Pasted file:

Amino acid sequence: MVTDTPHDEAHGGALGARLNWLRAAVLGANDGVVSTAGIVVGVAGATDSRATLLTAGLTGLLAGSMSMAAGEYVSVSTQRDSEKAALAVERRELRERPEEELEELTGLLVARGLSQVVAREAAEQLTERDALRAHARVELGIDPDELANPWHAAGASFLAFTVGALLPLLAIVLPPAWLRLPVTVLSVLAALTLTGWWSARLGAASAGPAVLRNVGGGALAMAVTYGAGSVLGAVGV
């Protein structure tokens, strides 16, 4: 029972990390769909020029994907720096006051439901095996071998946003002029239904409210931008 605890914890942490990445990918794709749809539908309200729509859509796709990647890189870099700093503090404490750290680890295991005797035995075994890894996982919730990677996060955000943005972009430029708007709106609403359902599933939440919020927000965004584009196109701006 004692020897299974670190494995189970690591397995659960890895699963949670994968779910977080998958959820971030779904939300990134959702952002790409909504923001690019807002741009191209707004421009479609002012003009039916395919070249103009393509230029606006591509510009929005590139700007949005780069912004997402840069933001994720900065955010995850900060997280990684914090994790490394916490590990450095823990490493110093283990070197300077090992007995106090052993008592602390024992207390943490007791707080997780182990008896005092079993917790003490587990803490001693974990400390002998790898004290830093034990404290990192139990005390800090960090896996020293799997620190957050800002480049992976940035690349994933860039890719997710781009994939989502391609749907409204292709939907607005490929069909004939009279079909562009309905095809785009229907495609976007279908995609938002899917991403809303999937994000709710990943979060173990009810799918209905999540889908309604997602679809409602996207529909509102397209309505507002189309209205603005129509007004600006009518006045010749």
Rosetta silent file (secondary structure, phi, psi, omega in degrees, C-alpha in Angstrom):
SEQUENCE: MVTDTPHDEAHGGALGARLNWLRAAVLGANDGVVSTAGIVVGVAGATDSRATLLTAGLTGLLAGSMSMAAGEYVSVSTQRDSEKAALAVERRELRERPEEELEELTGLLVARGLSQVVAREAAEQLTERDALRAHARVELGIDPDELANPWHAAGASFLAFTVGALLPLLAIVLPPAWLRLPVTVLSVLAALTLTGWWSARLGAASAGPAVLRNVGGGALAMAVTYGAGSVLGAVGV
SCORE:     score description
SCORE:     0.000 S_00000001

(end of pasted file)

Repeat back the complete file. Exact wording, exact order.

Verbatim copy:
Amino acid sequence: MVTDTPHDEAHGGALGARLNWLRAAVLGANDGVVSTAGIVVGVAGATDSRATLLTAGLTGLLAGSMSMAAGEYVSVSTQRDSEKAALAVERRELRERPEEELEELTGLLVARGLSQVVAREAAEQLTERDALRAHARVELGIDPDELANPWHAAGASFLAFTVGALLPLLAIVLPPAWLRLPVTVLSVLAALTLTGWWSARLGAASAGPAVLRNVGGGALAMAVTYGAGSVLGAVGV
């Protein structure tokens, strides 16, 4: 029972990390769909020029994907720096006051439901095996071998946003002029239904409210931008 605890914890942490990445990918794709749809539908309200729509859509796709990647890189870099700093503090404490750290680890295991005797035995075994890894996982919730990677996060955000943005972009430029708007709106609403359902599933939440919020927000965004584009196109701006 004692020897299974670190494995189970690591397995659960890895699963949670994968779910977080998958959820971030779904939300990134959702952002790409909504923001690019807002741009191209707004421009479609002012003009039916395919070249103009393509230029606006591509510009929005590139700007949005780069912004997402840069933001994720900065955010995850900060997280990684914090994790490394916490590990450095823990490493110093283990070197300077090992007995106090052993008592602390024992207390943490007791707080997780182990008896005092079993917790003490587990803490001693974990400390002998790898004290830093034990404290990192139990005390800090960090896996020293799997620190957050800002480049992976940035690349994933860039890719997710781009994939989502391609749907409204292709939907607005490929069909004939009279079909562009309905095809785009229907495609976007279908995609938002899917991403809303999937994000709710990943979060173990009810799918209905999540889908309604997602679809409602996207529909509102397209309505507002189309209205603005129509007004600006009518006045010749």
Rosetta silent file (secondary structure, phi, psi, omega in degrees, C-alpha in Angstrom):
SEQUENCE: MVTDTPHDEAHGGALGARLNWLRAAVLGANDGVVSTAGIVVGVAGATDSRATLLTAGLTGLLAGSMSMAAGEYVSVSTQRDSEKAALAVERRELRERPEEELEELTGLLVARGLSQVVAREAAEQLTERDALRAHARVELGIDPDELANPWHAAGASFLAFTVGALLPLLAIVLPPAWLRLPVTVLSVLAALTLTGWWSARLGAASAGPAVLRNVGGGALAMAVTYGAGSVLGAVGV
SCORE:     score description
SCORE:     0.000 S_00000001